“The Ultimate Journey” (2021), mixed media, 25 x 25 x 62 centimeters, 1/35th scale. All images © Simon Laveuve, shared with permission

Tagged with graffiti and pockmarked with decay, the ramshackle structures by Simon Laveuve envision a disquieting safe haven in a post-apocalyptic world. The Paris-based artist (previously) creates miniature shelters on wooden support beams or atop grassy hills that soar high into the air, appearing to offer refuge from below. Constructed as assemblages of worn materials, vintage signs with peeling paint, and a stockpile of everyday objects, the mixed-media sculptures imagine a landscape where only the remnants of life remain. Laveuve writes about his 2021 work “The Island”:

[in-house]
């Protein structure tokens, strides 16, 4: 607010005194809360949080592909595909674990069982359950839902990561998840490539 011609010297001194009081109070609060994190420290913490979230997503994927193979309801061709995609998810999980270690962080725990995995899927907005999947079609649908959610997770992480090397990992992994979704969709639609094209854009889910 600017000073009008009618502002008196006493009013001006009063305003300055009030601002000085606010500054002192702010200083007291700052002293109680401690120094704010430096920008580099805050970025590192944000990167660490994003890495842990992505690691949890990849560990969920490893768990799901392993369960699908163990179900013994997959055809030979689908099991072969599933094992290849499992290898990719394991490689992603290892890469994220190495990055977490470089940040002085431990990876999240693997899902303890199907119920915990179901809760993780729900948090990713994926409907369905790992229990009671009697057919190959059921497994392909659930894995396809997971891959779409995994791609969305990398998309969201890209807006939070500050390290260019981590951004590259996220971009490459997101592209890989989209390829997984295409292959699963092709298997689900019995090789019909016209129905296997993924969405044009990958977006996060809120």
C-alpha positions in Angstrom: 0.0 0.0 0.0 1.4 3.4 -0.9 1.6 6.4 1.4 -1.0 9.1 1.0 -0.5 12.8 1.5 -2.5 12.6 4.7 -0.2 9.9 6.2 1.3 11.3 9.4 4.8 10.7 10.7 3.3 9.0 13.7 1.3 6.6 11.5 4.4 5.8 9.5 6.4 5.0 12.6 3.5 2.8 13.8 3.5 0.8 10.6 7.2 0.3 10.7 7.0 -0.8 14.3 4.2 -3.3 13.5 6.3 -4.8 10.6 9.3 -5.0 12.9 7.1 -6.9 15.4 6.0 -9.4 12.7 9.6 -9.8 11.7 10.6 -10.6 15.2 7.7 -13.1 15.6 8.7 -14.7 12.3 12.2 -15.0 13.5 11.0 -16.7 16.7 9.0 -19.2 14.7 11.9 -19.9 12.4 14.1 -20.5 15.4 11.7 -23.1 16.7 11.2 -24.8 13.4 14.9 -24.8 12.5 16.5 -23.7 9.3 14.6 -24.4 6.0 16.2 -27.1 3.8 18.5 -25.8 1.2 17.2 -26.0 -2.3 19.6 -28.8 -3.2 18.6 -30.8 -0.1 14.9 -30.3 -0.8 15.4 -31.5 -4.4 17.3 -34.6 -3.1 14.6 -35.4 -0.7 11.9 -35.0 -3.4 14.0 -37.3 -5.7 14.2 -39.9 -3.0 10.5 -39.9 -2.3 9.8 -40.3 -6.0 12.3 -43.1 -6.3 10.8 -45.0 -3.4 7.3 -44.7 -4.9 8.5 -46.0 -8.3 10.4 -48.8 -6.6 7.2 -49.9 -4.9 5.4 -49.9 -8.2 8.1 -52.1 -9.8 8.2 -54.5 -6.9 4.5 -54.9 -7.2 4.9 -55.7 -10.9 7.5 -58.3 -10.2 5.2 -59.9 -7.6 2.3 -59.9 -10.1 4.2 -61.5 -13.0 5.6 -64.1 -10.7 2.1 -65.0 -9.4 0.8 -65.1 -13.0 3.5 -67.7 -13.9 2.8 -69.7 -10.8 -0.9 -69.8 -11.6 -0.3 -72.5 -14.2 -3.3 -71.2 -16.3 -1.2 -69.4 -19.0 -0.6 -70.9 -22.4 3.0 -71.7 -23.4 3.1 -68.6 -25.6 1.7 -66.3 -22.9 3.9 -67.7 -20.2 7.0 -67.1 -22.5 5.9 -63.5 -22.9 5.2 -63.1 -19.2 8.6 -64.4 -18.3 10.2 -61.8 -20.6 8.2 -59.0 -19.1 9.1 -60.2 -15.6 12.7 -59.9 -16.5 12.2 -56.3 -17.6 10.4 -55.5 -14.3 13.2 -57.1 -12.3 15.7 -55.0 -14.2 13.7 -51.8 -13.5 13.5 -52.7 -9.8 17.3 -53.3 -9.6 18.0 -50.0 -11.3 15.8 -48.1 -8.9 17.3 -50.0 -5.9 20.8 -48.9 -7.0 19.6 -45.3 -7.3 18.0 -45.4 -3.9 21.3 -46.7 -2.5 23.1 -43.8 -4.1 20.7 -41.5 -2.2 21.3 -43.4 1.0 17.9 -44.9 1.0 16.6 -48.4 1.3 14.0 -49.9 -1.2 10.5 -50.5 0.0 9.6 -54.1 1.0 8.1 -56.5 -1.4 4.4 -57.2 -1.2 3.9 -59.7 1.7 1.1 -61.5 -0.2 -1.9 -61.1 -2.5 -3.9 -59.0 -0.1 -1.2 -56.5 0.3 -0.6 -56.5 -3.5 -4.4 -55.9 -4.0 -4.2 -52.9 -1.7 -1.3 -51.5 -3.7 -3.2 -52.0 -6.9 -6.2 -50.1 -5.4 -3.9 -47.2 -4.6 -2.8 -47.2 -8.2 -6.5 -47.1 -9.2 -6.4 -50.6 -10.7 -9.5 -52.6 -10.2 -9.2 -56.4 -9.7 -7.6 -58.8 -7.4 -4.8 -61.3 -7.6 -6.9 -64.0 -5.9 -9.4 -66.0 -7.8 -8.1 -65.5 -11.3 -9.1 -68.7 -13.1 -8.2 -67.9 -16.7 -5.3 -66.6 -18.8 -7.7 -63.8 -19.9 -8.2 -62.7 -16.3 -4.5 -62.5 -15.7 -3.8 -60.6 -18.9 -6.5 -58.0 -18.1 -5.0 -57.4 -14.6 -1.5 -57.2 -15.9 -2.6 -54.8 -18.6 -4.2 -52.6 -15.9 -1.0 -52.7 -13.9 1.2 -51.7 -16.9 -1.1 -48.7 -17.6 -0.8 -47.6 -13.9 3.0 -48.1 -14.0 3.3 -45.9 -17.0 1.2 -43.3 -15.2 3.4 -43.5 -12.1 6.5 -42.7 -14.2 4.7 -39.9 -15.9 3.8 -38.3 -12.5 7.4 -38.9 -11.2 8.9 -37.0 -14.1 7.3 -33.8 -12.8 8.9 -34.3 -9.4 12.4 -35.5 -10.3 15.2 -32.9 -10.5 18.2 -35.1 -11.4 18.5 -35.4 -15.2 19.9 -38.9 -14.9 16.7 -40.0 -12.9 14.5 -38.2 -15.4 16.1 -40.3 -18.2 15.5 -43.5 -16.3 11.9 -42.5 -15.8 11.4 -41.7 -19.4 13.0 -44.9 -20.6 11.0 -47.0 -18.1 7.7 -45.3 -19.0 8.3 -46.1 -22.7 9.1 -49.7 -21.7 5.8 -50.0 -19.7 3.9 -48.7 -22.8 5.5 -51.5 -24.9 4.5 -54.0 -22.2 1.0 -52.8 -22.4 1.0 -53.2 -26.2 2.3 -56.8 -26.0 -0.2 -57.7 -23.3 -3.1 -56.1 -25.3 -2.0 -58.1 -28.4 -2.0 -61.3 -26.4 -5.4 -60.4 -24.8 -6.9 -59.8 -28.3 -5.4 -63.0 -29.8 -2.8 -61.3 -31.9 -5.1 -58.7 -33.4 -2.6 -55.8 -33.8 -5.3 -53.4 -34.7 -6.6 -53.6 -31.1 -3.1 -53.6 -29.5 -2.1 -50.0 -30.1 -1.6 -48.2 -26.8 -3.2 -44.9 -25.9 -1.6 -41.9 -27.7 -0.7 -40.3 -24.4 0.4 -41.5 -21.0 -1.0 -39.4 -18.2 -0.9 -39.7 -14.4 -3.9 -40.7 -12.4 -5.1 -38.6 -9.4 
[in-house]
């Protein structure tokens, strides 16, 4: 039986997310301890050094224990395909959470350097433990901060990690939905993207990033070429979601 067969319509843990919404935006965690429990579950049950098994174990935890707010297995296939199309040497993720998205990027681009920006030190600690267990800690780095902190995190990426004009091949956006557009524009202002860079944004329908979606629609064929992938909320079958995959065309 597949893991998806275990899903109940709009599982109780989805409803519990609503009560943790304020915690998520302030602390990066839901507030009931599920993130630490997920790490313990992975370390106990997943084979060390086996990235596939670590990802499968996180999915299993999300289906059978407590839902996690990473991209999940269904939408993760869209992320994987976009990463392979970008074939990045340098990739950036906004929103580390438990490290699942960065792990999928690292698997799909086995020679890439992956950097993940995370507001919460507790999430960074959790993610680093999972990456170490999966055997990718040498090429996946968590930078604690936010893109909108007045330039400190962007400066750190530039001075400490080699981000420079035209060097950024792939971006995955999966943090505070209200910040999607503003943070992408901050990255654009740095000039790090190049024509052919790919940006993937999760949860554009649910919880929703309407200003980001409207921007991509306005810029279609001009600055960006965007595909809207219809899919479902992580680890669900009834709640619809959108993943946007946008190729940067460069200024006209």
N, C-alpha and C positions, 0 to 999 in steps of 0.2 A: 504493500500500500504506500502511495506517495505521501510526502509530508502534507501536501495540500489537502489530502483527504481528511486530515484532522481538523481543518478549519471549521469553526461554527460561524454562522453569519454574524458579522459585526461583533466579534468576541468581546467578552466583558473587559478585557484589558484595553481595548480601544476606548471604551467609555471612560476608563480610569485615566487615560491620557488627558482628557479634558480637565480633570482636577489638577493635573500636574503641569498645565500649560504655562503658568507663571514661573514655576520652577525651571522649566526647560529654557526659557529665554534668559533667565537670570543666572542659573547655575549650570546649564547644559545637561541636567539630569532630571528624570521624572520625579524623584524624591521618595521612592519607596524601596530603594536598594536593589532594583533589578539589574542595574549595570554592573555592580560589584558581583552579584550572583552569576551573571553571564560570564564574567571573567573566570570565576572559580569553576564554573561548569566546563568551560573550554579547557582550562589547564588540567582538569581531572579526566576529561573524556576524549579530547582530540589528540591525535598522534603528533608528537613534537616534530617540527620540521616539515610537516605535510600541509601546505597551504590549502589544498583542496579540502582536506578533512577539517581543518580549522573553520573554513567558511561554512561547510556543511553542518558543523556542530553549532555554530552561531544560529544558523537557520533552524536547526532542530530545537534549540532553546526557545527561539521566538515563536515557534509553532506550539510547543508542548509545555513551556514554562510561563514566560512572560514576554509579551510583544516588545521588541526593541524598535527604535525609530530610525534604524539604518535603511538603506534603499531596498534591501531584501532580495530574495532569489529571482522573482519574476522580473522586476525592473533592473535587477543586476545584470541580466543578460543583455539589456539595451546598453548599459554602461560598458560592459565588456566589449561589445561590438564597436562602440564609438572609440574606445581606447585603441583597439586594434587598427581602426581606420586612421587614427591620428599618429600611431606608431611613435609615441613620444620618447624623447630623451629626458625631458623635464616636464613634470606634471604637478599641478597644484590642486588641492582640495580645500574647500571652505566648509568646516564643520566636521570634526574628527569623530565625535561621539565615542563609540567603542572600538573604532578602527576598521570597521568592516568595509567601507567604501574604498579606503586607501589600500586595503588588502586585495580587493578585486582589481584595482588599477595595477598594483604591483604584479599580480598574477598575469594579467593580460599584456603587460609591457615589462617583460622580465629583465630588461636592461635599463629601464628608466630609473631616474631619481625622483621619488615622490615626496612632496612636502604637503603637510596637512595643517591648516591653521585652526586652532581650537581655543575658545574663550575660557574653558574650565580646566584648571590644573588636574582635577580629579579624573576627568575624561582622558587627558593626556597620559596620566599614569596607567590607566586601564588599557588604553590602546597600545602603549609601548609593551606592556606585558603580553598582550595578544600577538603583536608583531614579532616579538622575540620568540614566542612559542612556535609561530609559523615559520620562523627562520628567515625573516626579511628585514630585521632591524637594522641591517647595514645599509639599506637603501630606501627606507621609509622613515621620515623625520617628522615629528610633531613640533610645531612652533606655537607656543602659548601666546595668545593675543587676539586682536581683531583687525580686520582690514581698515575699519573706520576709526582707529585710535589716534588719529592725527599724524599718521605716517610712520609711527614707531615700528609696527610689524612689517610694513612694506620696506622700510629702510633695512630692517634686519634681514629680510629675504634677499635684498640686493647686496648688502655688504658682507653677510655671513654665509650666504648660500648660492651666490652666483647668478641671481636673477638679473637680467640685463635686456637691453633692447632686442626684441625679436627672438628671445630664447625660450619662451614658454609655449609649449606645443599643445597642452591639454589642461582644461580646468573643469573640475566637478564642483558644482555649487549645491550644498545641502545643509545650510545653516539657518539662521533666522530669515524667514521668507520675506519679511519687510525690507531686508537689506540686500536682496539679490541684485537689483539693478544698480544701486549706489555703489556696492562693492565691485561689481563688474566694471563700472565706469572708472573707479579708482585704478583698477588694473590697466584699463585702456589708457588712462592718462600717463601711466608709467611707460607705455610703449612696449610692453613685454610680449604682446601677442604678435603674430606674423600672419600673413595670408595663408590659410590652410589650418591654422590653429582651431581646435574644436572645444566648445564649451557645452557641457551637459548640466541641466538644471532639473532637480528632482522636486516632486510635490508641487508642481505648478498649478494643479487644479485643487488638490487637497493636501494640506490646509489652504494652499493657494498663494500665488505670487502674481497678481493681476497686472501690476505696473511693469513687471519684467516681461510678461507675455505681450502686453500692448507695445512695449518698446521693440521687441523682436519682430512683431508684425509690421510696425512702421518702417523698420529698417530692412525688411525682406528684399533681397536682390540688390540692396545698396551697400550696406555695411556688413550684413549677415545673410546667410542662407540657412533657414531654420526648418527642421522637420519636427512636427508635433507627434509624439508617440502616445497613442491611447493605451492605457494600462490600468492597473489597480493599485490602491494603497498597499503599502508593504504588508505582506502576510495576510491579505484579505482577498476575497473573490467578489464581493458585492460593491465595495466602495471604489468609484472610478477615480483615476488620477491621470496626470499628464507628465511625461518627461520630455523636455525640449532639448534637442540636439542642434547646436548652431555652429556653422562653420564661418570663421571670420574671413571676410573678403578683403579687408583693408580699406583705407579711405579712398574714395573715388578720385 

There is the world of yesterday, but today destroyed it to build the world of tomorrow… This is where tomorrow lives, on Resurrection Island. In the heart of the abyss, we find refuges hoisted, like the banner of hope. Perched ever higher, with the secret ambition to reach the dreamy sky, the wandering clouds, and discover freedom.

A few of Laveuve’s vertical environments are included in the upcoming Small Is Beautiful exhibition in London—if you’re able to visit, you’ll also see artists previously featured on Colossal like Vincent Bal and Juho Könkköläand he also has a show slated for September in France. Until then, follow Laveuve’s practice on Instagram.

 

Detail of “The Ultimate Journey” (2021), mixed media, 25 x 25 x 62 centimeters, 1/35th scale

“Tomorrow is far away” (2022), mixed media, 34 x 40 x 50 centimeters, 1/35th scale

“The Island” (2021), mixed media, 35 x 35 x 70 centimeters, 1/35th scale

Detail of “Tomorrow is far away” (2022), mixed media, 34 x 40 x 50 centimeters, 1/35th scale

Detail of “The Island” (2021), mixed media, 35 x 35 x 70 centimeters, 1/35th scale

“Barrier gesture” (2022), mixed media, 25 x 20 x 25 centimeters, 1/35th scale

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